Jane McArthurUWindsor doctoral student Jane McArthur has won the Barbara Rosenblum Cancer Dissertation Scholarship from Sociologists for Women in Society.

Scholarship winner praised for commitment to cancer education

Her research and advocacy has earned doctoral candidate Jane McArthur a $2,500 US scholarship from Sociologists for Women in Society, a non-profit organization dedicated to the development of feminist sociological theory.

A PhD student in sociology and social justice, McArthur studies understandings of breast cancer risks in female workers at the Ambassador Bridge. She said she was “beyond thrilled and so sincerely honoured” to learn she will receive the Barbara Rosenblum Cancer Dissertation Scholarship at an awards reception August 11 in New York.

“The stories of the women at the bridge are stories that deserve to be told and to be acted upon,” said McArthur. “I am glad to be a part of that knowledge sharing process, and to see that the research is recognized for its value and its contributions to the field.”

The scholarship honours the memory of a long-time member of Sociologists for Women in Society, who died in 1988. It is intended to encourage doctoral research in sociology, anthropology, psychology, and related fields on women’s experience of breast cancer — and to make this type of research accessible to the public through speaking and publishing for lay audiences.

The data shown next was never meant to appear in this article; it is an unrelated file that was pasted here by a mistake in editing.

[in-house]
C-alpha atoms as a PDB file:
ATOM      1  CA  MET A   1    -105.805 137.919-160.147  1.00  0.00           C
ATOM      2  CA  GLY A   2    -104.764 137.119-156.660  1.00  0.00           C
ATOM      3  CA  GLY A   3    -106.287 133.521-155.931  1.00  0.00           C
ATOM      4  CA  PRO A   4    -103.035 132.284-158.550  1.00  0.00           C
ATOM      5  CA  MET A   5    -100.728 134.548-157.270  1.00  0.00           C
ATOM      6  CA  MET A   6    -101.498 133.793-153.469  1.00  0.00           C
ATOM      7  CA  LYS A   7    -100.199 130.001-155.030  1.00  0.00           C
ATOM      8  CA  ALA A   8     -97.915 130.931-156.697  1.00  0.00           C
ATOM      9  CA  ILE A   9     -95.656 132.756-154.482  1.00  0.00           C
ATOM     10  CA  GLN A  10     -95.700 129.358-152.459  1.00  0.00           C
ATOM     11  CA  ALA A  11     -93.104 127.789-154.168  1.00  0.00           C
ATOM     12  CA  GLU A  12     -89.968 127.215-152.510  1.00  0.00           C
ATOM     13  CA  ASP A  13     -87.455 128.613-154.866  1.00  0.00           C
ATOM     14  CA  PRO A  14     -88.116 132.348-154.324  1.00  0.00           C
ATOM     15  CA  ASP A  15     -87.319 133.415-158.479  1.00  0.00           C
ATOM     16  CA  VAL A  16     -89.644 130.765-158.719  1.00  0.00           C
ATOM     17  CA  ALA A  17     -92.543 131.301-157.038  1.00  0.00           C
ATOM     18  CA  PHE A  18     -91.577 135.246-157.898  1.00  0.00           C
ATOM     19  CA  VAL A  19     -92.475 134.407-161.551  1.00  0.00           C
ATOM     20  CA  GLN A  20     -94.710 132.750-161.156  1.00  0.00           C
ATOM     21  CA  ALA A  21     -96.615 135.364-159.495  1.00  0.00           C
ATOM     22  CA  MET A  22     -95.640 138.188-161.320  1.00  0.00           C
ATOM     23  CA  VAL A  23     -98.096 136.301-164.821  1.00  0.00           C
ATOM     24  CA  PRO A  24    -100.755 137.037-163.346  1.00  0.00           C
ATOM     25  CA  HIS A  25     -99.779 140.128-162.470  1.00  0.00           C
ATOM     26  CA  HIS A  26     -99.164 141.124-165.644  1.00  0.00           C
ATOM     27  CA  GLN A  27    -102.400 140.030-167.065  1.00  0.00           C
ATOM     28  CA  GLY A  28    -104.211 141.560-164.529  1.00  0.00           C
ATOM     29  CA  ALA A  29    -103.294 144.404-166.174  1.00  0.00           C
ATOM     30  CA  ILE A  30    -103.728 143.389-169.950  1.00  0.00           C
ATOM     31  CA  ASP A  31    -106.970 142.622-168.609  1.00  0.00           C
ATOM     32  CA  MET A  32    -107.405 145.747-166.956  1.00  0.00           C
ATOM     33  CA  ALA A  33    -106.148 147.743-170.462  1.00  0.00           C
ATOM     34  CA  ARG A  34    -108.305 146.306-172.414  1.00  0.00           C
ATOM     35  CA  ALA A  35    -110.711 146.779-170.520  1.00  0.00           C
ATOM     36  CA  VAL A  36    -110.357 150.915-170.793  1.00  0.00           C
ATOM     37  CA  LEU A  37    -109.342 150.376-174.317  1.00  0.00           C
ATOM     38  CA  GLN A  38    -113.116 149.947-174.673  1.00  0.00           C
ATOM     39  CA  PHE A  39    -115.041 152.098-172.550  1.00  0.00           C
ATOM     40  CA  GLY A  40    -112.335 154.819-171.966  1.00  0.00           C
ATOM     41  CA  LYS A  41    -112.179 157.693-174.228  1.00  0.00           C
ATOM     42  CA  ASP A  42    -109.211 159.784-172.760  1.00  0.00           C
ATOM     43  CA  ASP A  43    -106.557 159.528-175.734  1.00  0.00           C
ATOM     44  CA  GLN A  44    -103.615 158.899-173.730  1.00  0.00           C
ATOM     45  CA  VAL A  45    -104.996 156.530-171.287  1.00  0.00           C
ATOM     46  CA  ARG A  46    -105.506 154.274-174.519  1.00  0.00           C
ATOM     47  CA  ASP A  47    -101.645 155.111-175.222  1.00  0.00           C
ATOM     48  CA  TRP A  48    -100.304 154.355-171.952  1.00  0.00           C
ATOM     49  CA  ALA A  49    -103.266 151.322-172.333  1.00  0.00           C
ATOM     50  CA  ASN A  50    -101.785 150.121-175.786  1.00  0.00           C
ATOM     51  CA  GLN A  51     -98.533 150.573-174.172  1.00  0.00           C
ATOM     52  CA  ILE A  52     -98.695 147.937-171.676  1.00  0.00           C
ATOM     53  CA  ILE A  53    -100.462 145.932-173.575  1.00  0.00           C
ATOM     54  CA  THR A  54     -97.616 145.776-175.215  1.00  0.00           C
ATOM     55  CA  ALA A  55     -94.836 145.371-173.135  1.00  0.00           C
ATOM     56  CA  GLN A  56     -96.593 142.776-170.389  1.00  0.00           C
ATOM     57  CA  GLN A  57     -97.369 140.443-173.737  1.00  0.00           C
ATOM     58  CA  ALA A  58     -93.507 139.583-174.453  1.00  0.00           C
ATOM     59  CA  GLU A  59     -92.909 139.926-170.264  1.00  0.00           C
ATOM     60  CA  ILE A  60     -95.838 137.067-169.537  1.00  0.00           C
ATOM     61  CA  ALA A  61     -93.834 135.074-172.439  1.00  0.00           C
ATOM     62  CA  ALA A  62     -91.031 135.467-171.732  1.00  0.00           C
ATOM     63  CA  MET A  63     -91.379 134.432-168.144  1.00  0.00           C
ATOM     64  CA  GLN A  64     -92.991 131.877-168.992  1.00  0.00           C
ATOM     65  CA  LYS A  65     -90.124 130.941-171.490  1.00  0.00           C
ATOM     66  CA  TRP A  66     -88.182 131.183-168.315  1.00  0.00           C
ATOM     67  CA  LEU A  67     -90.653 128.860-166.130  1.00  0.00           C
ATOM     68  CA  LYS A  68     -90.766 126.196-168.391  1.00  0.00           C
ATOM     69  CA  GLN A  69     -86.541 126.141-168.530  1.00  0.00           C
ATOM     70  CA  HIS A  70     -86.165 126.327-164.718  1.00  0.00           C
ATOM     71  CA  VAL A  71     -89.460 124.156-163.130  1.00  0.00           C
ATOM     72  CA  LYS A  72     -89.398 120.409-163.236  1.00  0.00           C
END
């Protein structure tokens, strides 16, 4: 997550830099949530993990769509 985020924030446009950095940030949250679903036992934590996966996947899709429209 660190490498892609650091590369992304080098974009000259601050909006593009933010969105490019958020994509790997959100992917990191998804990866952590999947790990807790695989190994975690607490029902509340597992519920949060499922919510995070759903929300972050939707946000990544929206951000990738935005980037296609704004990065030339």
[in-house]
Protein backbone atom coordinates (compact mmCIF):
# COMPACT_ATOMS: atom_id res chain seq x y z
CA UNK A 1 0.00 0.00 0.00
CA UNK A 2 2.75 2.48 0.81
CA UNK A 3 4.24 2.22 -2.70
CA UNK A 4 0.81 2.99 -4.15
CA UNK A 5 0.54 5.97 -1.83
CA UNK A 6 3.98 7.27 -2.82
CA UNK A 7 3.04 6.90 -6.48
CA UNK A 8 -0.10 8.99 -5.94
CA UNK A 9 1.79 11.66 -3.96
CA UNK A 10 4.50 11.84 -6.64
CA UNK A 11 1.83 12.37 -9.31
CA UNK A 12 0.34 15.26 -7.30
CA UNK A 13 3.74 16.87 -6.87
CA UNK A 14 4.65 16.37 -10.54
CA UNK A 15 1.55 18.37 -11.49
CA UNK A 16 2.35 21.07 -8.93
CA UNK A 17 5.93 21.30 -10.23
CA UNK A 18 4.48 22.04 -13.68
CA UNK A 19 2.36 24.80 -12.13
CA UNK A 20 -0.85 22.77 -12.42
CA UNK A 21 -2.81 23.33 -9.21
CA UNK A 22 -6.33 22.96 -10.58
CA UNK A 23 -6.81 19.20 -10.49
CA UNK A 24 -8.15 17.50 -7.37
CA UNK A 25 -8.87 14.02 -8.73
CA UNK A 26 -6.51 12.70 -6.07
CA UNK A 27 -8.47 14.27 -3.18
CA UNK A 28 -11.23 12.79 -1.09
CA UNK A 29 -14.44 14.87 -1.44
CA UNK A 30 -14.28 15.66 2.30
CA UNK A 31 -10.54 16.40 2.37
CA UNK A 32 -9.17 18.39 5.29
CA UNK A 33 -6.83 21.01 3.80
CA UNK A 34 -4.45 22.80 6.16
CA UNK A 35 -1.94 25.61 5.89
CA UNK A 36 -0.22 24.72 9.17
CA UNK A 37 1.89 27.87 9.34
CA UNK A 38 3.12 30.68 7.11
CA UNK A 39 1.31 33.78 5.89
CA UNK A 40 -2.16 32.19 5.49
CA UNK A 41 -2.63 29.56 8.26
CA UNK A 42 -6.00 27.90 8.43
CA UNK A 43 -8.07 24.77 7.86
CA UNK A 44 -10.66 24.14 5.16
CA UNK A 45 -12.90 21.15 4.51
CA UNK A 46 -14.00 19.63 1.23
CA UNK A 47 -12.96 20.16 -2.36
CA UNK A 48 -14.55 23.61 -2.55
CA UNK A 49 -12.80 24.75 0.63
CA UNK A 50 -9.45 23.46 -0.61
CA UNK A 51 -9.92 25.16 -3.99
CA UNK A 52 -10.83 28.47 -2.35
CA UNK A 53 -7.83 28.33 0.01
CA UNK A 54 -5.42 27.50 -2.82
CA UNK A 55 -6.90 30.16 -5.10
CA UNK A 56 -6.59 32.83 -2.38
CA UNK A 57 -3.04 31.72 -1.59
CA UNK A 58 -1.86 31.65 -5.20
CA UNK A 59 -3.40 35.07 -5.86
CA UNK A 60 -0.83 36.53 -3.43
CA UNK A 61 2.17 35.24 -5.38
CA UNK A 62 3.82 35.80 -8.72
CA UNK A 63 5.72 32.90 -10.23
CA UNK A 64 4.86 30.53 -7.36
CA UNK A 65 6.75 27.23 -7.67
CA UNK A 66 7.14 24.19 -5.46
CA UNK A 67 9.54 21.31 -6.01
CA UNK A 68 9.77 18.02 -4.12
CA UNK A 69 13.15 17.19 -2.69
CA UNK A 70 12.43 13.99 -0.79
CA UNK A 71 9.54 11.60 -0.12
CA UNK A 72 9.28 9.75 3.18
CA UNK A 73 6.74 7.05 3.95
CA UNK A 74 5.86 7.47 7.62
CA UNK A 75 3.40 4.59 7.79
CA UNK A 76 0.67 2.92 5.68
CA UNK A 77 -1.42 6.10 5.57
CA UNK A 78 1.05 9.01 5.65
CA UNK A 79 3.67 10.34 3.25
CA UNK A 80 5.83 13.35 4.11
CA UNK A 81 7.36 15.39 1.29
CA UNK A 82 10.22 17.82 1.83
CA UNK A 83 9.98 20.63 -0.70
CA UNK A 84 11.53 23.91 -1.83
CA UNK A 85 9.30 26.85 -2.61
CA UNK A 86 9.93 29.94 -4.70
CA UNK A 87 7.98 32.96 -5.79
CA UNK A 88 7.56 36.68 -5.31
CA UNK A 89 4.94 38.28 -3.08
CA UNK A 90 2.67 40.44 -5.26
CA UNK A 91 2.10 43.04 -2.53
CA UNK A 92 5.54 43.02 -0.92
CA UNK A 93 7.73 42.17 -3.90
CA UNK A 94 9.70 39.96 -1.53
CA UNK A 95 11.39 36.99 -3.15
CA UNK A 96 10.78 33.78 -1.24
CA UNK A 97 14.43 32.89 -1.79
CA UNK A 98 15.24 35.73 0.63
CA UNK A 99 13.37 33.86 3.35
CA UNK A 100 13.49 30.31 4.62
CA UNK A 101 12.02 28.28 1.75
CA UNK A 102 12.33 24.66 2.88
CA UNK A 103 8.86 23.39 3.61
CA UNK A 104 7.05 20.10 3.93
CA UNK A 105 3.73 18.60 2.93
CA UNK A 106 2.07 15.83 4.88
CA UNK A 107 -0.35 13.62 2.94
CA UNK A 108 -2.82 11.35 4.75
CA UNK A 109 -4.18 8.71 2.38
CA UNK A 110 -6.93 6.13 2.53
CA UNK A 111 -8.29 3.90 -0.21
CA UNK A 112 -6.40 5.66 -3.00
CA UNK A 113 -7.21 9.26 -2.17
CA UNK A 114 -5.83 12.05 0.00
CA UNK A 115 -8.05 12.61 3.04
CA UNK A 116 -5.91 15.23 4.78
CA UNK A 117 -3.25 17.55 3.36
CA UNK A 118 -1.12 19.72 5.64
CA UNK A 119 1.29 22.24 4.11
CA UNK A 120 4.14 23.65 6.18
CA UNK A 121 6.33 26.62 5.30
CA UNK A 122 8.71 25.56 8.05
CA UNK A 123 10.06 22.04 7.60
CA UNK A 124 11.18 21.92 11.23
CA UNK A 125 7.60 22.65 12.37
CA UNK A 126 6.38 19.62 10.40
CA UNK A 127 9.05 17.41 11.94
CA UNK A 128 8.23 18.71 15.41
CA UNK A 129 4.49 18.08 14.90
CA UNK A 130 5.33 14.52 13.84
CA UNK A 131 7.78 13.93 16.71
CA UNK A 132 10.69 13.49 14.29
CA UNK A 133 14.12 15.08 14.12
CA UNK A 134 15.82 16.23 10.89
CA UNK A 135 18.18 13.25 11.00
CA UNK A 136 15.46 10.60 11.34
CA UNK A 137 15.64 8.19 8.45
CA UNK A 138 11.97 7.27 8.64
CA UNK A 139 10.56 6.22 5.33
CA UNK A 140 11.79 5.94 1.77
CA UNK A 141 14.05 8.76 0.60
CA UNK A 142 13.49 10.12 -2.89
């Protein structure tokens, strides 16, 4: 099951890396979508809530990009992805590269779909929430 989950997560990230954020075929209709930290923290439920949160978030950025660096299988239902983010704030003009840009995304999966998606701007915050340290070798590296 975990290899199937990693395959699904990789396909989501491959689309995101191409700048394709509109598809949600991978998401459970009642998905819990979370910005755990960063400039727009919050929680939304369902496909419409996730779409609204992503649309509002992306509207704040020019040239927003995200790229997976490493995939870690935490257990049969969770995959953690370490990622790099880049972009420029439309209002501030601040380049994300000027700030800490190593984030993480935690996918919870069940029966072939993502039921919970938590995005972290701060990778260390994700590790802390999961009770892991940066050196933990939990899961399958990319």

In announcing the award, the judges noted her background in communications and commitment to education and advocacy:
“Though her work for improved well-being and justice has often had breast cancer as a focus, she also works through broader issues of health and well-being as they intersect with gender, race, class and inequalities in power, all with a view to empowerment and social change from the grassroots up through various levels of governance.”

McArthur’s video on her research has been chosen as one of 25 finalists in the national Social Sciences and Humanities Research Council (SSHRC) Storytellers competition. She will travel to British Columbia in June to present it before a live audience at the annual Congress of the Humanities and Social Sciences.